We were then asked to choose who we would like to be our family doctor, or “Medico Generico”. Angelina had already given us her recommendation: Dottore Rossi. Presently, when we all presented ourselves at his studio or “ambulatorio”. At first he seemed to be very sombre and reserved, however in hindsight I think he was just rather shy and a little in awe of us. The previous day I had spent several hours writing down details of all our medical histories, ailments, and various medications, and had then translated them all into Italian. The doctor studiously read through this information. He took both of my parents’ blood pressure, and then took out a small book which seemed to contain information regarding various medications, and he looked up individual drug names to find the Italian equivalents. This took some considerable time and a great deal of concentration, and throughout he didn’t utter a single word. We sat anxiously, twiddling our thumbs and shuffling our feet, wondering how long this silence would prevail. He then began writing out numerous “ricette”, red printed prescription forms to be taken to the “farmacia”. By this time we had been in his surgery for over an hour, and we didn’t have the courage to ask him to sort out prescriptions for Paul and for myself in addition. As you may well imagine, the other patients who had been waiting to see the doctor were somewhat irked by us “stranieri” taking up so much of the doctor’s precious time.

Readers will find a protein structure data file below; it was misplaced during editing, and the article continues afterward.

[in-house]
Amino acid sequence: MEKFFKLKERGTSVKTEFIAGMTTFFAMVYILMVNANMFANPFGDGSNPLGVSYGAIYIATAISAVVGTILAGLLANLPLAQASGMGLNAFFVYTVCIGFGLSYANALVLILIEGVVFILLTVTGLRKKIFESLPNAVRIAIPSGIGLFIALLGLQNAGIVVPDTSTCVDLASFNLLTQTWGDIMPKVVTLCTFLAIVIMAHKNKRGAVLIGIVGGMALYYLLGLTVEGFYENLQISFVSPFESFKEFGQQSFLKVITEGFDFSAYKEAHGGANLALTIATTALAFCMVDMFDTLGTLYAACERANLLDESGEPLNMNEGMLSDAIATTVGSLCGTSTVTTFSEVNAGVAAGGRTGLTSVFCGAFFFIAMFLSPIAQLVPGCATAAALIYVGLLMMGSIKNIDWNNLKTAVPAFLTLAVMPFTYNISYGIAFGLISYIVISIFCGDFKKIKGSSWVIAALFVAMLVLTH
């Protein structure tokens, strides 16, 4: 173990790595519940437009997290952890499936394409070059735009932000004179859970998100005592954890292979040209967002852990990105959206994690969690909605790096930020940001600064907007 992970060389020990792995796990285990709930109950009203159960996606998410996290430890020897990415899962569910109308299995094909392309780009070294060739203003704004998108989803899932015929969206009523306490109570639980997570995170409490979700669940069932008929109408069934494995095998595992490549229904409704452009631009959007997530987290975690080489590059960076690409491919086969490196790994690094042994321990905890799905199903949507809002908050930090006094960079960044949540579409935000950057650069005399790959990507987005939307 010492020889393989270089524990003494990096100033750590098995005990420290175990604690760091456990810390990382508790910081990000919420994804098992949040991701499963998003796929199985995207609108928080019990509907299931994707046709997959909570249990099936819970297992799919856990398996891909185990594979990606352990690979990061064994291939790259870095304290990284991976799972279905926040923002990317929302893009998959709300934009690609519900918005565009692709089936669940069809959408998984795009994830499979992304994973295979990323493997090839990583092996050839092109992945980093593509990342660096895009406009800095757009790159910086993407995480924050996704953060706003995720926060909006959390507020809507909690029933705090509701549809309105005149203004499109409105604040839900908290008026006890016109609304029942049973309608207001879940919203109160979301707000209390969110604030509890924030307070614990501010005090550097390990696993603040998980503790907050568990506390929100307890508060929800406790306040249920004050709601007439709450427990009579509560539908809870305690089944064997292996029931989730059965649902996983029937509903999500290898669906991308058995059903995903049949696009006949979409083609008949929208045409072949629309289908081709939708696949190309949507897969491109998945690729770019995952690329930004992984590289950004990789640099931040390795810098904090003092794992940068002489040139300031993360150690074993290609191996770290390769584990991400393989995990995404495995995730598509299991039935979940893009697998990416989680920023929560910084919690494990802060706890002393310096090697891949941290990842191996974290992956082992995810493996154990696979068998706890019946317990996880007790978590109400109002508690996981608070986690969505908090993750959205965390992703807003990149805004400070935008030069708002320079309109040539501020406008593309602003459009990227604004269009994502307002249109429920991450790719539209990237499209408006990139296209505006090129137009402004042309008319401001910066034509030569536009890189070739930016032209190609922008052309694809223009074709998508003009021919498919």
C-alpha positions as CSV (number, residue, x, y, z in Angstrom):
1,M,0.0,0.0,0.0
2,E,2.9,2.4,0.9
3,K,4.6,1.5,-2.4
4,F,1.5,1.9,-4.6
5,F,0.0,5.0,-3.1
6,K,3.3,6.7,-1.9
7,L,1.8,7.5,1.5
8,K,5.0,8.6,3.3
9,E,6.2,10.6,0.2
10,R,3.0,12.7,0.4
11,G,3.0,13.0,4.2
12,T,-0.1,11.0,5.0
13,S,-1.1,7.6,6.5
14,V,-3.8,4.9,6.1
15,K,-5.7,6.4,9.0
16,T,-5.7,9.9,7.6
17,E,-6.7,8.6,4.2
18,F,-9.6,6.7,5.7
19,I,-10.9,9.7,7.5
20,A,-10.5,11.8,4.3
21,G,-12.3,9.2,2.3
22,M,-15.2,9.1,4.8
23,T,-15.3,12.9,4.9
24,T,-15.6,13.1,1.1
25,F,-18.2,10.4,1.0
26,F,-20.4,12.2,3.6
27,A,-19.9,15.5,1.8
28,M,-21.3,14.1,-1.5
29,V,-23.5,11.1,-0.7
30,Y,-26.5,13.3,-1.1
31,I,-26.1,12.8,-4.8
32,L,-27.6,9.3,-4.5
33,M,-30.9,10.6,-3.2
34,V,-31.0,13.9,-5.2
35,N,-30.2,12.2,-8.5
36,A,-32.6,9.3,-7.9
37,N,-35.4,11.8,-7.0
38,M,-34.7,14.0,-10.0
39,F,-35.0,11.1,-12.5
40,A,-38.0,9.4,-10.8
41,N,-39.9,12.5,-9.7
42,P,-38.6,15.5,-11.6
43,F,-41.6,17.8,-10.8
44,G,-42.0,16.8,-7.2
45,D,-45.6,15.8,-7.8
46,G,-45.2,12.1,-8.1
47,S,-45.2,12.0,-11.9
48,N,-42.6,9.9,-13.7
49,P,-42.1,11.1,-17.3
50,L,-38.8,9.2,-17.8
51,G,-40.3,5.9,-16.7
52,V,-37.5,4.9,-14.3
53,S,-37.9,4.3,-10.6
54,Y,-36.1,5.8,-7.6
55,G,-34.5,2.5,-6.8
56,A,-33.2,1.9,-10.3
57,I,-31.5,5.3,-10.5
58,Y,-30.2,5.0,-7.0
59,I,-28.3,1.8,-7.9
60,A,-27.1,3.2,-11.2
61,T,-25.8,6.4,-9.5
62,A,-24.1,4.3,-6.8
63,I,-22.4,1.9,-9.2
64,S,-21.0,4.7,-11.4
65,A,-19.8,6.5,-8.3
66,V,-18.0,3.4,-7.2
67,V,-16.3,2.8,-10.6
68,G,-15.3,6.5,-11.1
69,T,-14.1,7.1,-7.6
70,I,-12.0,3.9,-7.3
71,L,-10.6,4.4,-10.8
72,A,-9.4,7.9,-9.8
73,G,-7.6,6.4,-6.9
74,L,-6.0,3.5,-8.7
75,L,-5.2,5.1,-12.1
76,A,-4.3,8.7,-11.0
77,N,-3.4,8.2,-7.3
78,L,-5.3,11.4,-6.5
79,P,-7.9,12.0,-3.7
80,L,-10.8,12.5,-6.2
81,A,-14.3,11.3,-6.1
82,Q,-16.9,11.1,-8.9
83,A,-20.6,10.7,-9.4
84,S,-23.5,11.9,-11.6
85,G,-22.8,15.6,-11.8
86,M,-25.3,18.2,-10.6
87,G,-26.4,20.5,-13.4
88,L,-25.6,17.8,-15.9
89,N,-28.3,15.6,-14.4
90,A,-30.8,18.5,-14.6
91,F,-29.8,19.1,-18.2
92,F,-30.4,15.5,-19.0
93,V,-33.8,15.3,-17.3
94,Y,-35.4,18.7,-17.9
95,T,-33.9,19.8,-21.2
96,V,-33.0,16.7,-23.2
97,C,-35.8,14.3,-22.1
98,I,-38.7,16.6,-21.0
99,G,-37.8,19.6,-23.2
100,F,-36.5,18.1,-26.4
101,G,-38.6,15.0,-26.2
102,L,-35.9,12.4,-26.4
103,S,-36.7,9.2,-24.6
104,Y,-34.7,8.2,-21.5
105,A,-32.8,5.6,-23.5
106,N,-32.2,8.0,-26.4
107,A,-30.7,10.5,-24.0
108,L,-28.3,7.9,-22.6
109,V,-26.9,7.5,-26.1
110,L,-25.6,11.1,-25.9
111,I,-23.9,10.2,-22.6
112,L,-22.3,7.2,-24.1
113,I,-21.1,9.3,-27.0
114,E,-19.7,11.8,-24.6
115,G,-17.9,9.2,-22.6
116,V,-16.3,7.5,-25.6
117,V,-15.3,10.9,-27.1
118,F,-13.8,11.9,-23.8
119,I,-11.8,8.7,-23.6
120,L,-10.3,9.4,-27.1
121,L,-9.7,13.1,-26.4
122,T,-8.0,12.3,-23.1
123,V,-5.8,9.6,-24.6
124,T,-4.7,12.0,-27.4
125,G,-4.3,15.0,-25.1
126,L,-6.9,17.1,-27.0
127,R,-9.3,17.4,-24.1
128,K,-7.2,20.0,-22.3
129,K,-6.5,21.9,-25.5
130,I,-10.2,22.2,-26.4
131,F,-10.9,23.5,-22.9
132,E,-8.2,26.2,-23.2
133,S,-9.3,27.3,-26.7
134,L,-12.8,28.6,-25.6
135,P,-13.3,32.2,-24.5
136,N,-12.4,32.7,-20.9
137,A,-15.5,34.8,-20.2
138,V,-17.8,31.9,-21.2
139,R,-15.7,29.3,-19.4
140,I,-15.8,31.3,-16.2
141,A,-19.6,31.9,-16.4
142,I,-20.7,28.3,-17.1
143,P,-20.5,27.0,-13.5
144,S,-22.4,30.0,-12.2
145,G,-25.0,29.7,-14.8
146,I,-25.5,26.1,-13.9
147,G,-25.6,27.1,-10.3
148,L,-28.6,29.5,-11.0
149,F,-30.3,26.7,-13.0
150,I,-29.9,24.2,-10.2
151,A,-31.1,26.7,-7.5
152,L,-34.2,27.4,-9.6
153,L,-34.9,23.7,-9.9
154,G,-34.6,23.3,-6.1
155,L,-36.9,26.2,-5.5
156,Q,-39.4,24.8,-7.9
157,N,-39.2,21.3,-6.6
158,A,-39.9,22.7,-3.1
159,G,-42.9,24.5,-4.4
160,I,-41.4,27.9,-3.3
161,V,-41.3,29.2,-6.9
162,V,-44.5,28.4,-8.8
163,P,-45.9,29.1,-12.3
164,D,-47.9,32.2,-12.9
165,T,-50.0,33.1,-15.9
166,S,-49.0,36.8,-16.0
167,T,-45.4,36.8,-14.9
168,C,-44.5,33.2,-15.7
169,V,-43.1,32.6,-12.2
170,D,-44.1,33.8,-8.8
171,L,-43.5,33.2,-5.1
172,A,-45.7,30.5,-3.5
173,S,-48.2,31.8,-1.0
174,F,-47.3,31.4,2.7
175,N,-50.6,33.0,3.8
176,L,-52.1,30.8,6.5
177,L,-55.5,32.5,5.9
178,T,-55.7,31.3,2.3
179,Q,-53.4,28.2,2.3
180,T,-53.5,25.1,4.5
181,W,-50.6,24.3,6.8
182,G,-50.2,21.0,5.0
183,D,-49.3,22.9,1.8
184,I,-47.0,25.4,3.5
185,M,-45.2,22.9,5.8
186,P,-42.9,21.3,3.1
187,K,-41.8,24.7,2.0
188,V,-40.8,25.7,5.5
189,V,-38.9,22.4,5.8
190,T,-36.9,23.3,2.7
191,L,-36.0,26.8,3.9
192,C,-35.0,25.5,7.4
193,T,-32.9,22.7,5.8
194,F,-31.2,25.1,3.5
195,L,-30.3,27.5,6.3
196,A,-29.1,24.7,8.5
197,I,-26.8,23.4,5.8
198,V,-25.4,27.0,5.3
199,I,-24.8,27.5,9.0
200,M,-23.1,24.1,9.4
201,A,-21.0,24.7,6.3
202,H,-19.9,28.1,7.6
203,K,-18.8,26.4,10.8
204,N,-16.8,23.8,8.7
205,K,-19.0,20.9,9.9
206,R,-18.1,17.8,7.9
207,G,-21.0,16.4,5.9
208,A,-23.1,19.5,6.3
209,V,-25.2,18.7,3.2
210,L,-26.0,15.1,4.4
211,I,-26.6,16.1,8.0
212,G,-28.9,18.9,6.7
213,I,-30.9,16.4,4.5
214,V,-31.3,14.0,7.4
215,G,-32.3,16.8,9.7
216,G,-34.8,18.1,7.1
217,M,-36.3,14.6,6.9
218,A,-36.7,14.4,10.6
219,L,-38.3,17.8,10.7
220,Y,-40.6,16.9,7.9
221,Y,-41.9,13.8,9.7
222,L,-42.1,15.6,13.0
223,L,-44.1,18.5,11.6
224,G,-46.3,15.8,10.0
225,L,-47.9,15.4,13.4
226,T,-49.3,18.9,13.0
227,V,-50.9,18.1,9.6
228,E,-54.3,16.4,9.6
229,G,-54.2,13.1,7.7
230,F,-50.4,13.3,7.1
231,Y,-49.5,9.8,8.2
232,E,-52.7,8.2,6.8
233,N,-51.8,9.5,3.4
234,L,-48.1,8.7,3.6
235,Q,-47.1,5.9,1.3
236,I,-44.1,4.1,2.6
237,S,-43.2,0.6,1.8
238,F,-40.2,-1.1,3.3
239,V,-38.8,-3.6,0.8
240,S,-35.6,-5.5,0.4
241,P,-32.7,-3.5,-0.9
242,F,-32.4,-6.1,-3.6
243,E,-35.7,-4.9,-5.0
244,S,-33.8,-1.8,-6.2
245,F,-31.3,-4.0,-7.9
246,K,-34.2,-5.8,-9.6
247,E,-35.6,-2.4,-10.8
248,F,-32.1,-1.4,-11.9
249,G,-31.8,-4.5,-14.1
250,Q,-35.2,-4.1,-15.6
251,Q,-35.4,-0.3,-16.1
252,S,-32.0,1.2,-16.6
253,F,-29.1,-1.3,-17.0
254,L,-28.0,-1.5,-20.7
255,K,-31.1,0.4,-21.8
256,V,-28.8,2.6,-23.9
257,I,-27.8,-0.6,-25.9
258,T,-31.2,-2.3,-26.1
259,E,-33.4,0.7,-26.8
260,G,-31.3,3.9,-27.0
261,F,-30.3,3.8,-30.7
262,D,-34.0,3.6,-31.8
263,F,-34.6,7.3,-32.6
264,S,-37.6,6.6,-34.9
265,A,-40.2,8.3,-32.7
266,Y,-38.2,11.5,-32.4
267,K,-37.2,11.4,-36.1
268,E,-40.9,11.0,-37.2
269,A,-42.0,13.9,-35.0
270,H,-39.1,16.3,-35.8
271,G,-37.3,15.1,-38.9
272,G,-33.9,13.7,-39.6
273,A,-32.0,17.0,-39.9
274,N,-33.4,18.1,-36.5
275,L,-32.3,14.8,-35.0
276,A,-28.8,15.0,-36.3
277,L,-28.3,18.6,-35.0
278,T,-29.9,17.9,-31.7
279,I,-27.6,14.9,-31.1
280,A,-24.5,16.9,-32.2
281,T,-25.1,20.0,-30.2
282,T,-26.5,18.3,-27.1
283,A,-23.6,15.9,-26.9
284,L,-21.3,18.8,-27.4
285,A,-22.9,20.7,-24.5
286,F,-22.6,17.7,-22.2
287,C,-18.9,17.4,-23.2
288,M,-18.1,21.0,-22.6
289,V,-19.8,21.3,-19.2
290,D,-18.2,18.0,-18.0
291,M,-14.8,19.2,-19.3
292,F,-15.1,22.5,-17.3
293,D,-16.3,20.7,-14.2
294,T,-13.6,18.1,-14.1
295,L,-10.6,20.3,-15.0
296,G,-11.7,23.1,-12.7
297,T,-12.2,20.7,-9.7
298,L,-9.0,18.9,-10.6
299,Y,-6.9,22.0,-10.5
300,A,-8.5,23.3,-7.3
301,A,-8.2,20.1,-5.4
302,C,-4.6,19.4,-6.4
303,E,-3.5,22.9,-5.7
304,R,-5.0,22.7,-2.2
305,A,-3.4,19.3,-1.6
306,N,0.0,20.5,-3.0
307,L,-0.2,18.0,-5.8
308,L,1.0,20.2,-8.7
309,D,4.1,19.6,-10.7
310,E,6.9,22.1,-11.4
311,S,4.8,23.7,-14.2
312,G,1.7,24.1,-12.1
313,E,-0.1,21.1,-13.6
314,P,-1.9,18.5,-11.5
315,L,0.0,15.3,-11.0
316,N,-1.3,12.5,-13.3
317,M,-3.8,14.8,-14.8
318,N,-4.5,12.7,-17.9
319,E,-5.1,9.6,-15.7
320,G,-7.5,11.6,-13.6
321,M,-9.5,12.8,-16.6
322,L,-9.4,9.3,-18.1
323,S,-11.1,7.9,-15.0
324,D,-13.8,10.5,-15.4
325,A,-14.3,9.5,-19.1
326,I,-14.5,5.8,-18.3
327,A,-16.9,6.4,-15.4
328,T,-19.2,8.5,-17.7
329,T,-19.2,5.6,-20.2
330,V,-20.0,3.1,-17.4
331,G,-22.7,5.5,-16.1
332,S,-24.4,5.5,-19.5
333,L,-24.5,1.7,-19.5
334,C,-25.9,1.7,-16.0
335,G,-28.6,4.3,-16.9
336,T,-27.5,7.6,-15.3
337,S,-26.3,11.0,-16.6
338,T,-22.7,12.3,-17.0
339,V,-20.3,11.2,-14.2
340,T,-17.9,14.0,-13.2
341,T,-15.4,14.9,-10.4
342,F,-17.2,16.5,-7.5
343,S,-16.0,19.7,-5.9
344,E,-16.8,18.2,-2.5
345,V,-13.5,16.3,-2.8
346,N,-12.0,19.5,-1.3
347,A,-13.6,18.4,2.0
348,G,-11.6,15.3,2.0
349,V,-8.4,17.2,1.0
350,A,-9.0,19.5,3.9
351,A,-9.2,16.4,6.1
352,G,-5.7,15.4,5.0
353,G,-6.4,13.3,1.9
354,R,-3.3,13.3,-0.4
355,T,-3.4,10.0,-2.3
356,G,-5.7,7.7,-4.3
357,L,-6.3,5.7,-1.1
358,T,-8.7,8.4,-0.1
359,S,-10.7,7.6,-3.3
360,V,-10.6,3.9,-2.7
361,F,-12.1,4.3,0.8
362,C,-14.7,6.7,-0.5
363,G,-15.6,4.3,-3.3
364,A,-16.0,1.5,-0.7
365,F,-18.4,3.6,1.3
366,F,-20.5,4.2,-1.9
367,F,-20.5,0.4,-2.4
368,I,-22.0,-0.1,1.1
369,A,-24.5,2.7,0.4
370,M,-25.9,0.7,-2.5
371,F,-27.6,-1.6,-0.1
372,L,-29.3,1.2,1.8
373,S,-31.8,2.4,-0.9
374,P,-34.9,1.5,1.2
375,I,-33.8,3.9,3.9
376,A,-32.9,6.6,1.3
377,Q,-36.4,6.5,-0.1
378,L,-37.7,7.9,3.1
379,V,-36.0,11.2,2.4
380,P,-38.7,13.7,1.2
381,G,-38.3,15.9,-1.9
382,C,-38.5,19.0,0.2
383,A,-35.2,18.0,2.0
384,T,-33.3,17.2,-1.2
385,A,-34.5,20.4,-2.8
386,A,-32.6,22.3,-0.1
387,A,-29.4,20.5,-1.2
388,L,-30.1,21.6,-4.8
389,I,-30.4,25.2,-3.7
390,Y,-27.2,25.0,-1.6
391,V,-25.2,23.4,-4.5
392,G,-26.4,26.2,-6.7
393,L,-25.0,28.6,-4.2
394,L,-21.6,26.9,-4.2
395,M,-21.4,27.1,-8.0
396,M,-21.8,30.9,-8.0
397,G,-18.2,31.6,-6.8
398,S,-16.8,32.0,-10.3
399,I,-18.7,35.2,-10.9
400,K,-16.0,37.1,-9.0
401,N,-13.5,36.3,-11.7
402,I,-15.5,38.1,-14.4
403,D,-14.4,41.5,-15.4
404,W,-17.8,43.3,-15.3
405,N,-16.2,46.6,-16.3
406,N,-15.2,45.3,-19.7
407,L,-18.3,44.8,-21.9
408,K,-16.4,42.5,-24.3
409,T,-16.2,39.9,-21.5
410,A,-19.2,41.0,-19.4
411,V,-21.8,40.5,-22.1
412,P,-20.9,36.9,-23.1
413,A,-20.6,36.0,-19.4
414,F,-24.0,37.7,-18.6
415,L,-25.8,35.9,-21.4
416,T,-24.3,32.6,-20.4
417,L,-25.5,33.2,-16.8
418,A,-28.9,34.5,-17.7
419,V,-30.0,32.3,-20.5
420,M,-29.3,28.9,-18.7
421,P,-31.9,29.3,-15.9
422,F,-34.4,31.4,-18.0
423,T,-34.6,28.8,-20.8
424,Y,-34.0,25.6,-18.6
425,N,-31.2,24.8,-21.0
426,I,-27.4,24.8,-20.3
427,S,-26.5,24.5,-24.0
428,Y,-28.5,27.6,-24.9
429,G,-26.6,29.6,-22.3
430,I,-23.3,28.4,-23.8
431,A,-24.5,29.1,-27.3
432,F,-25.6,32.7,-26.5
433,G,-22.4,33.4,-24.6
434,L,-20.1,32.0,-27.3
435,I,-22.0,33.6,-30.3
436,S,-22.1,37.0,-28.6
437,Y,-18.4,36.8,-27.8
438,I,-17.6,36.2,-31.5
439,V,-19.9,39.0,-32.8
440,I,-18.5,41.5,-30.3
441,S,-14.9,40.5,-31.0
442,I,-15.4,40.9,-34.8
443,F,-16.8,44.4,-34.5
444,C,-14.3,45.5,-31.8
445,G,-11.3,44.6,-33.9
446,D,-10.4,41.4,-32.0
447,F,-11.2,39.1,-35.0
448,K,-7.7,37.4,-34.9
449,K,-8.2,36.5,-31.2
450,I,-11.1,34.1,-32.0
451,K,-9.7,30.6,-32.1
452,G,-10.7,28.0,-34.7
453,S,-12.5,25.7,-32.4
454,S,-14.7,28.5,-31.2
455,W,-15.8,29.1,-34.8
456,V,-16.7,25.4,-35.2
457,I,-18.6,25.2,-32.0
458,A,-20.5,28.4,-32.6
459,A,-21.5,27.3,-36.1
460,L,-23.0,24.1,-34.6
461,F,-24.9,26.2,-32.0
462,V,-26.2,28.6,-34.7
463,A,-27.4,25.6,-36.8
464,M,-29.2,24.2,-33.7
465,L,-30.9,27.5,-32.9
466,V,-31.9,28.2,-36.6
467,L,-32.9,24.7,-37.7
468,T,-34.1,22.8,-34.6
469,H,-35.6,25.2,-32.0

Since then we have come to know Dottore Rossi well. He is a kind, gentle, caring man. He drives a shiny red Mercedes, and wears designer sunglasses to co-ordinate with his colourful stylish knitwear. He has a shocking racking cough as he is a heavy smoker – Perhaps not exactly the best advertisement for healthy living !!!